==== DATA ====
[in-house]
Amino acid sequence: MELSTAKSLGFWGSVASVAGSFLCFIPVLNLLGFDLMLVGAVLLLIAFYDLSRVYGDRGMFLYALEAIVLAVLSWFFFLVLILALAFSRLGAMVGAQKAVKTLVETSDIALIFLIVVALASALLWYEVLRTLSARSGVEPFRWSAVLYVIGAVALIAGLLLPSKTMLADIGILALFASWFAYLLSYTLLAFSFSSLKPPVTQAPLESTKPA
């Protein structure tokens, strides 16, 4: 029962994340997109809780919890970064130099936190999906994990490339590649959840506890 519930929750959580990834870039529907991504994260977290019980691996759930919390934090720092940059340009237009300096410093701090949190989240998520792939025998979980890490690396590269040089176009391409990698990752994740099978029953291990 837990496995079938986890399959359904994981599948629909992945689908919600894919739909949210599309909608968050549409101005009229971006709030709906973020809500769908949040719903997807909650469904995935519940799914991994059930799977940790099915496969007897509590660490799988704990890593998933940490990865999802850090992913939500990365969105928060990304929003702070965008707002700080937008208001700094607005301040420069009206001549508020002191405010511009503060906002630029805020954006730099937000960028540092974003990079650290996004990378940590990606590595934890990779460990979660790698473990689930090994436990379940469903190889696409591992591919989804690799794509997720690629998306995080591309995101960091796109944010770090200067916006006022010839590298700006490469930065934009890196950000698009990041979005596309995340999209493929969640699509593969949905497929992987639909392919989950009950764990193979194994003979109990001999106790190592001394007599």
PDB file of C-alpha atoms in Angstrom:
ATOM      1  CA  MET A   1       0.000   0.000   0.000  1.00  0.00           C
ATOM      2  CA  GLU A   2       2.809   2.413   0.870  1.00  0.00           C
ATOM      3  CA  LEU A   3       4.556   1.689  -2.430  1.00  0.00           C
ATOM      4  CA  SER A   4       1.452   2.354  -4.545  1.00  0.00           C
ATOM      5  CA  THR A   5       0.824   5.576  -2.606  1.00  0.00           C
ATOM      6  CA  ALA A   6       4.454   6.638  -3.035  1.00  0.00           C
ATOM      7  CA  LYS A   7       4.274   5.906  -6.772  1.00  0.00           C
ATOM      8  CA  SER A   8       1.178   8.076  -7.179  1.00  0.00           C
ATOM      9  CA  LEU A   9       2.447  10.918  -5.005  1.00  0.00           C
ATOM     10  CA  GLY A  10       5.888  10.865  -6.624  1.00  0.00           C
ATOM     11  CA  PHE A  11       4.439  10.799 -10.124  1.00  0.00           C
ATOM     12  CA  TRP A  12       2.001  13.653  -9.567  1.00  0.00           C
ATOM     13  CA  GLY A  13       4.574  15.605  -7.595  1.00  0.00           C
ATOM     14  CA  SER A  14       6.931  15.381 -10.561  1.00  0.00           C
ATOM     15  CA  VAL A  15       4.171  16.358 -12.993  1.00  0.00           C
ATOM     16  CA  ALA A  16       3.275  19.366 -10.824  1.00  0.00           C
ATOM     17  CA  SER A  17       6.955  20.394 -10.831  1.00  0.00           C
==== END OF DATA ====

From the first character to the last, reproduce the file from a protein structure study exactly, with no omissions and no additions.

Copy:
[in-house]
Amino acid sequence: MELSTAKSLGFWGSVASVAGSFLCFIPVLNLLGFDLMLVGAVLLLIAFYDLSRVYGDRGMFLYALEAIVLAVLSWFFFLVLILALAFSRLGAMVGAQKAVKTLVETSDIALIFLIVVALASALLWYEVLRTLSARSGVEPFRWSAVLYVIGAVALIAGLLLPSKTMLADIGILALFASWFAYLLSYTLLAFSFSSLKPPVTQAPLESTKPA
């Protein structure tokens, strides 16, 4: 029962994340997109809780919890970064130099936190999906994990490339590649959840506890 519930929750959580990834870039529907991504994260977290019980691996759930919390934090720092940059340009237009300096410093701090949190989240998520792939025998979980890490690396590269040089176009391409990698990752994740099978029953291990 837990496995079938986890399959359904994981599948629909992945689908919600894919739909949210599309909608968050549409101005009229971006709030709906973020809500769908949040719903997807909650469904995935519940799914991994059930799977940790099915496969007897509590660490799988704990890593998933940490990865999802850090992913939500990365969105928060990304929003702070965008707002700080937008208001700094607005301040420069009206001549508020002191405010511009503060906002630029805020954006730099937000960028540092974003990079650290996004990378940590990606590595934890990779460990979660790698473990689930090994436990379940469903190889696409591992591919989804690799794509997720690629998306995080591309995101960091796109944010770090200067916006006022010839590298700006490469930065934009890196950000698009990041979005596309995340999209493929969640699509593969949905497929992987639909392919989950009950764990193979194994003979109990001999106790190592001394007599």
PDB file of C-alpha atoms in Angstrom:
ATOM      1  CA  MET A   1       0.000   0.000   0.000  1.00  0.00           C
ATOM      2  CA  GLU A   2       2.809   2.413   0.870  1.00  0.00           C
ATOM      3  CA  LEU A   3       4.556   1.689  -2.430  1.00  0.00           C
ATOM      4  CA  SER A   4       1.452   2.354  -4.545  1.00  0.00           C
ATOM      5  CA  THR A   5       0.824   5.576  -2.606  1.00  0.00           C
ATOM      6  CA  ALA A   6       4.454   6.638  -3.035  1.00  0.00           C
ATOM      7  CA  LYS A   7       4.274   5.906  -6.772  1.00  0.00           C
ATOM      8  CA  SER A   8       1.178   8.076  -7.179  1.00  0.00           C
ATOM      9  CA  LEU A   9       2.447  10.918  -5.005  1.00  0.00           C
ATOM     10  CA  GLY A  10       5.888  10.865  -6.624  1.00  0.00           C
ATOM     11  CA  PHE A  11       4.439  10.799 -10.124  1.00  0.00           C
ATOM     12  CA  TRP A  12       2.001  13.653  -9.567  1.00  0.00           C
ATOM     13  CA  GLY A  13       4.574  15.605  -7.595  1.00  0.00           C
ATOM     14  CA  SER A  14       6.931  15.381 -10.561  1.00  0.00           C
ATOM     15  CA  VAL A  15       4.171  16.358 -12.993  1.00  0.00           C
ATOM     16  CA  ALA A  16       3.275  19.366 -10.824  1.00  0.00           C
ATOM     17  CA  SER A  17       6.955  20.394 -10.831  1.00  0.00           C